SK compares the torment of despair to the situation of the moribund “when he lies and struggles with death, and cannot die.” Freud refers to it as “moral masochism.” The continual punishment which one brings to bear on himself is a continual pronouncement of the death penalty on one who cannot obtain the goal of paying the price of the penalty. To be sick unto death is not to be able to die so that “even the last hope, death, is not available.” “When death is the greatest danger, one hopes for life; but when one becomes acquainted with an even more dreadful danger, one hopes for death.” When the suffering is so great that death has become one’s last hope, “despair is the disconsolateness of not being able to die.” It is this disconsolateness taken up into the self and continually repeated or enacted which constitutes despair. SK refers to it as an “agonizing contradiction.” “For dying means that it is all over, but dying the death means to live to experience death; and if for a single instant this experience is possible, it is tantamount to experiencing it forever.” This infinite despair, as SK describes it, seems to follow both Paul and John in their depiction of suffering under the law of sin and death as a continually enacted fear or self-torment. This fear is its own punishment continually enacted upon the self by the self.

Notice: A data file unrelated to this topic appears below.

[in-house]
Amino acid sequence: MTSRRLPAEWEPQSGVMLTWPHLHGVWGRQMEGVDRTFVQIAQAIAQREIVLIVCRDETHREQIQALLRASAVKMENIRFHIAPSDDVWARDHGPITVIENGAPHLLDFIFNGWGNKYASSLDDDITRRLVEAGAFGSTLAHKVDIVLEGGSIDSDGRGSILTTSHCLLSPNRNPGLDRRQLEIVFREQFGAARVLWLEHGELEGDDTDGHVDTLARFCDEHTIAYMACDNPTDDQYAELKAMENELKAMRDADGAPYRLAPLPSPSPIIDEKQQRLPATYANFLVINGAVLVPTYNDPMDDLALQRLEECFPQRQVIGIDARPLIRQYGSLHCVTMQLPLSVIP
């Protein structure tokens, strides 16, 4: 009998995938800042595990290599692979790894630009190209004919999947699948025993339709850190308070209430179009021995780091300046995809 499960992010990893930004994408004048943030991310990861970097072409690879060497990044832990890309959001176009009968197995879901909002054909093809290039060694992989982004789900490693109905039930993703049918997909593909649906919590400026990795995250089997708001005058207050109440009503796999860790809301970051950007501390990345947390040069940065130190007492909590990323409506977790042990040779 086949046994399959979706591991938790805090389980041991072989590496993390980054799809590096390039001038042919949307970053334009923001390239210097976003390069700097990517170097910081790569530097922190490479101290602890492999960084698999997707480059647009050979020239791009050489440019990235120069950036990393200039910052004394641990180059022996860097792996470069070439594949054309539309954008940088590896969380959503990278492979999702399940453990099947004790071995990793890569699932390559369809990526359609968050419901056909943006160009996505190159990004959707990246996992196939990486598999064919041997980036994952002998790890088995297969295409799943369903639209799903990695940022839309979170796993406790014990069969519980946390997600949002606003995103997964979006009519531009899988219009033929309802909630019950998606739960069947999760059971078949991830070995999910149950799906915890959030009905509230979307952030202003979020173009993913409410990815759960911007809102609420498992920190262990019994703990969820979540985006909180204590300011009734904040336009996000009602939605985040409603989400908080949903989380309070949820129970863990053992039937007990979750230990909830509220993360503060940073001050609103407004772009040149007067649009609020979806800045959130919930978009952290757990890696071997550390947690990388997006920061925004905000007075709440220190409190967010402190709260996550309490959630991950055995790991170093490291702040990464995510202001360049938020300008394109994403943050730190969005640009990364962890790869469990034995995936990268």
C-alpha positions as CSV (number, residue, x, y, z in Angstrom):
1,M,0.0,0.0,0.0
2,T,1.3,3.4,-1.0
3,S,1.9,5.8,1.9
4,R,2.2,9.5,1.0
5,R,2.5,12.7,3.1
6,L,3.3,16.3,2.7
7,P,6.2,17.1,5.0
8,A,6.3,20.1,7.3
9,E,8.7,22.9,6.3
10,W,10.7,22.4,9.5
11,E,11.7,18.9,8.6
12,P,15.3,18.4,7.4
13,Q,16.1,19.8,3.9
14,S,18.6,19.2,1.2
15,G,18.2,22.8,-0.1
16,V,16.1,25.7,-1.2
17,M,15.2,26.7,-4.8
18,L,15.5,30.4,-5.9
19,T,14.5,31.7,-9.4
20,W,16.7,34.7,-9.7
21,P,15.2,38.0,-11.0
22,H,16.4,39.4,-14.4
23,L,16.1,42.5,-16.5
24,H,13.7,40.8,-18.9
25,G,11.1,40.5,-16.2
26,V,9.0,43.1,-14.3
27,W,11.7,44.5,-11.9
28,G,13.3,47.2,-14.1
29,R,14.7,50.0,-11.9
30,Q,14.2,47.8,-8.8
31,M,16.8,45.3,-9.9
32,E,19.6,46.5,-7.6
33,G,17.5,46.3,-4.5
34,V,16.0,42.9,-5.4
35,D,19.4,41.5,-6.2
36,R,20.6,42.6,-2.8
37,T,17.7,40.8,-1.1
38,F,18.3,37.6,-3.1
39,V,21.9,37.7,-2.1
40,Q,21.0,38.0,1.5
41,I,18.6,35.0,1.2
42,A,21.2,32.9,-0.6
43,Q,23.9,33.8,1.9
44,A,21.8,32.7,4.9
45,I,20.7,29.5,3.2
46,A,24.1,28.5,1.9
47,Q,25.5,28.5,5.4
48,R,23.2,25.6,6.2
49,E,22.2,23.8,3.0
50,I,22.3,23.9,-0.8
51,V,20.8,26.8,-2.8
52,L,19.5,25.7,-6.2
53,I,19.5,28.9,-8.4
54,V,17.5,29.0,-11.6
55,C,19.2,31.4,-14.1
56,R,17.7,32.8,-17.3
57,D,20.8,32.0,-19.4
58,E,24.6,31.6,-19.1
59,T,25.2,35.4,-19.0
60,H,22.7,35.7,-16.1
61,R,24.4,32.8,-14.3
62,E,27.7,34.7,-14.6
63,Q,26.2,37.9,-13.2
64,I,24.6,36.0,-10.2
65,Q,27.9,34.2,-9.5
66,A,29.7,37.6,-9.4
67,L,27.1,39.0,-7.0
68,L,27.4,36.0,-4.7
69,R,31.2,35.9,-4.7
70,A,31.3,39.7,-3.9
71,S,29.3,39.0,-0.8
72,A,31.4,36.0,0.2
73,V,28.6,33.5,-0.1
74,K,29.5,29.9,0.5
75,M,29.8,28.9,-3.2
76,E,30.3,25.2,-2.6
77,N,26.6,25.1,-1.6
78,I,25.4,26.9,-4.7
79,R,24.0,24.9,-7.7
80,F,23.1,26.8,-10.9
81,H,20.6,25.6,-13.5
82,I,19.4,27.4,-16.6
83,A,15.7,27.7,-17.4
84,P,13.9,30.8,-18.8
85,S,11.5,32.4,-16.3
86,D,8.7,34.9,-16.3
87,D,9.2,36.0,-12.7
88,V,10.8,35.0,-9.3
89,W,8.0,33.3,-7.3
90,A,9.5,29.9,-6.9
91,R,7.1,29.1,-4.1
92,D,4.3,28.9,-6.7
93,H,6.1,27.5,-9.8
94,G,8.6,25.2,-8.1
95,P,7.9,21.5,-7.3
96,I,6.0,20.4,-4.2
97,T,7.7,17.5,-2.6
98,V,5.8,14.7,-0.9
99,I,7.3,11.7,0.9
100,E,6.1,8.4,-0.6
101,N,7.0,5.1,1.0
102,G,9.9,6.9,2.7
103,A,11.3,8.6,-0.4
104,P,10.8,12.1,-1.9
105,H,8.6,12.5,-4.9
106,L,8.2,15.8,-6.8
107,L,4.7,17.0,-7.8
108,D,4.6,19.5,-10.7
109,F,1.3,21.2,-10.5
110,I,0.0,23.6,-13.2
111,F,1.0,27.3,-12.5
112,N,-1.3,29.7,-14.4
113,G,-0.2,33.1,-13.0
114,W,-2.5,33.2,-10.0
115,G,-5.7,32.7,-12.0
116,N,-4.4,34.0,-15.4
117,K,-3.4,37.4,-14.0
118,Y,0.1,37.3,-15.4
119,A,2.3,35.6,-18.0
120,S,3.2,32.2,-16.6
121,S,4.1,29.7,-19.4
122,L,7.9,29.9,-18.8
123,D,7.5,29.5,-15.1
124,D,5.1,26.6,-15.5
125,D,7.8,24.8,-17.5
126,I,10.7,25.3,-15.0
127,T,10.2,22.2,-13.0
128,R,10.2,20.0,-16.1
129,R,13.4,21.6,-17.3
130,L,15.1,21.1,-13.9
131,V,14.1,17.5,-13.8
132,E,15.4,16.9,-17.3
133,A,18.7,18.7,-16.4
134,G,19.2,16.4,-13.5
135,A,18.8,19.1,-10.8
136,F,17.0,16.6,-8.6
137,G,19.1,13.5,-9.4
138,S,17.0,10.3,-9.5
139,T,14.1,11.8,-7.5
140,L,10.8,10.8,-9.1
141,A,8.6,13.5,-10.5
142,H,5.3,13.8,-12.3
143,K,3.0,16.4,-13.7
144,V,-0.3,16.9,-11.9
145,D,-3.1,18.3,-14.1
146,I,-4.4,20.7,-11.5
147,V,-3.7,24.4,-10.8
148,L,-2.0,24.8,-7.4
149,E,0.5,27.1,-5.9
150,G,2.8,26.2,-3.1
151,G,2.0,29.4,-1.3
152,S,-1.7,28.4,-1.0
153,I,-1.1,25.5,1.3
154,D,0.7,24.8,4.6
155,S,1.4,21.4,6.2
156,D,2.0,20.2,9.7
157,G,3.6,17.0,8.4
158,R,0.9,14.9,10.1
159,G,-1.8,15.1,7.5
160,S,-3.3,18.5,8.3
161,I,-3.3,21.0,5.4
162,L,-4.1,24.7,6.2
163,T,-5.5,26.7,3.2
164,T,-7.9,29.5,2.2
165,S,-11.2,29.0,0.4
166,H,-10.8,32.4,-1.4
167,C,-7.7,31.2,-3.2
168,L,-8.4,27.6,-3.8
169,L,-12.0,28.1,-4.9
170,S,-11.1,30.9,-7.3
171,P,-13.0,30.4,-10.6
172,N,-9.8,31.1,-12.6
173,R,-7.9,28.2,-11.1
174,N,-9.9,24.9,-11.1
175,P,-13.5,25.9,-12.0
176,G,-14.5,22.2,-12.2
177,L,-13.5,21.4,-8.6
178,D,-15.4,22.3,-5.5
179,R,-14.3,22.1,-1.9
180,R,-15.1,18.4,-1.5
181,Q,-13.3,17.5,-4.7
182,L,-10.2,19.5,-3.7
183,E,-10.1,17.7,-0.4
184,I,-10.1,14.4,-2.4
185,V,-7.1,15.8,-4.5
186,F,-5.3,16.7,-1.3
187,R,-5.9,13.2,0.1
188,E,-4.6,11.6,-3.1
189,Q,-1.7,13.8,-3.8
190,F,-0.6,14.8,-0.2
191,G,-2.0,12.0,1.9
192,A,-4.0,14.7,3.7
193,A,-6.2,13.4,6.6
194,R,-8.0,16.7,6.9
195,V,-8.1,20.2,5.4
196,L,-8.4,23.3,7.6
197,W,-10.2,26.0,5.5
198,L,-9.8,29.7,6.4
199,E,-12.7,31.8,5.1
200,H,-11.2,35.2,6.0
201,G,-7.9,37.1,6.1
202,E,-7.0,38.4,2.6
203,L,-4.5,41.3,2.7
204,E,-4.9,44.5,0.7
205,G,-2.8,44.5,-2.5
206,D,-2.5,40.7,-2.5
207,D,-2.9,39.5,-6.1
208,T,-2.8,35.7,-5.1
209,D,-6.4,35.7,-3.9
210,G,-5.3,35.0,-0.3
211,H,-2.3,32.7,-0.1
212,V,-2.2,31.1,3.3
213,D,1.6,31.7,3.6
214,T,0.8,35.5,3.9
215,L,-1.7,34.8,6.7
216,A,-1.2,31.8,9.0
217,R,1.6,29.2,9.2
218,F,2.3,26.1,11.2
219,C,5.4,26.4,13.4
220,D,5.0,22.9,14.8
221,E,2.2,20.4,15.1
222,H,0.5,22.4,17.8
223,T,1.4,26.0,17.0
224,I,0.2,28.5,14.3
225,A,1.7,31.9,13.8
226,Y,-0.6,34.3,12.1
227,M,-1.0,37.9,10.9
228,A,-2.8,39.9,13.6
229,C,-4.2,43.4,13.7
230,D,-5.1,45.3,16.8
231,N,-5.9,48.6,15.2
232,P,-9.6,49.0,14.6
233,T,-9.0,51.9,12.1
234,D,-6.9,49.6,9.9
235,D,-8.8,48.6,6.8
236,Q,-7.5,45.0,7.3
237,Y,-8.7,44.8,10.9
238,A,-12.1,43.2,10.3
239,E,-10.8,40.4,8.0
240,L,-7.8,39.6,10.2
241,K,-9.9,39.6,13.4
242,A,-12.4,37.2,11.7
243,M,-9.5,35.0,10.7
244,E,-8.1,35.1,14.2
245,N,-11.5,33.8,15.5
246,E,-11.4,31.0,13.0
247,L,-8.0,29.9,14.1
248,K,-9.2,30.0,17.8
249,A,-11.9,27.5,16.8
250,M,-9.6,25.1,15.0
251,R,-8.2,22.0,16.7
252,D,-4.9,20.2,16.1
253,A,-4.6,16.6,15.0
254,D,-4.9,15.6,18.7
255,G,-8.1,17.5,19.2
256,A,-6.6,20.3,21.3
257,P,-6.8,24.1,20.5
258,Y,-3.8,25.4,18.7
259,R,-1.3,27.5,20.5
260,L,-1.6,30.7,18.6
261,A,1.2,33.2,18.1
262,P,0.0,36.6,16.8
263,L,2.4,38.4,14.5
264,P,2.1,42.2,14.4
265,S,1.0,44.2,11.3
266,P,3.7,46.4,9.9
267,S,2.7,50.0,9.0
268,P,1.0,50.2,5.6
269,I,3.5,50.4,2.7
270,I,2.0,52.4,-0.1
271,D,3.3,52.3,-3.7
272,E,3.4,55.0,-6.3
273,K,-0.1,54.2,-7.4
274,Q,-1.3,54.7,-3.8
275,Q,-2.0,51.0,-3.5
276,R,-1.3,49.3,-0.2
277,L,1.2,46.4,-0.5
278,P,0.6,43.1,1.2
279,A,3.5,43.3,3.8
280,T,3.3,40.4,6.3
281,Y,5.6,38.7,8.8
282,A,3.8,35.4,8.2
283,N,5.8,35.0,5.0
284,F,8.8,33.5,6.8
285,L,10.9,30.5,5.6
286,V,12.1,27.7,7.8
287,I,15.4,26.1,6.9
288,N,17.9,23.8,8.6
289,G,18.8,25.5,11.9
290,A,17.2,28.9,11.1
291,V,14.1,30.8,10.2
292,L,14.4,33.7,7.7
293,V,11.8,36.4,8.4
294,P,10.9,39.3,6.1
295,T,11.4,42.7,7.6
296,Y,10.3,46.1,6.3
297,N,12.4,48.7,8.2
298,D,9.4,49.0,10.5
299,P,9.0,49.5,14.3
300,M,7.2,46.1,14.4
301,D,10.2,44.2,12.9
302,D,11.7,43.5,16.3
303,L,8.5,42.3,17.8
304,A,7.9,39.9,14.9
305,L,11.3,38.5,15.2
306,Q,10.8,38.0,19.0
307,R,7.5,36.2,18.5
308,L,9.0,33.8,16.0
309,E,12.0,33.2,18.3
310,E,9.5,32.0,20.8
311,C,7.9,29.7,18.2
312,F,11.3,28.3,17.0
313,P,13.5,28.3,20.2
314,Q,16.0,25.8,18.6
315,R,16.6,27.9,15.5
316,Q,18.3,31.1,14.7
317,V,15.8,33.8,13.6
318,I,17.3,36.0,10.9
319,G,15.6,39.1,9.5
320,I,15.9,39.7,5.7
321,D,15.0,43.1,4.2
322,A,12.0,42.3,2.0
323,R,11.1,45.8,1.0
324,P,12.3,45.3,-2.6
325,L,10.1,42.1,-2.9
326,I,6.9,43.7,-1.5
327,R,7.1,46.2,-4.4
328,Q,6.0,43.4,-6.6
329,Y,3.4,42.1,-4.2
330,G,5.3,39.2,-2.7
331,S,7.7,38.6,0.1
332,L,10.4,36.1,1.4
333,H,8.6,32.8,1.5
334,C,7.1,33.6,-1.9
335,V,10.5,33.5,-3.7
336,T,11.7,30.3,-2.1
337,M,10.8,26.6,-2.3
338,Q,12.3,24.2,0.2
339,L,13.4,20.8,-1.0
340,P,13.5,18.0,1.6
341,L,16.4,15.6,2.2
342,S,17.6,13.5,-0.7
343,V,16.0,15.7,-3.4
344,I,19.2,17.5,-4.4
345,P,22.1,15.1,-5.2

In the Lacanian description of the death drive it is the continual repetitive attempt to escape the death drive. In SK’s description, despair can no more be put to death than “the dagger can slay thoughts.” One would slay the thoughts or be consumed by this despair but “this worm dieth not and this fire is unquenchable.” It is an “impotent self-consumption” in which the appetite to consume the self is infinite. It is this that keeps the gnawing pain alive and keeps life in the pain: “he cannot consume himself, cannot get rid of himself, cannot become nothing.”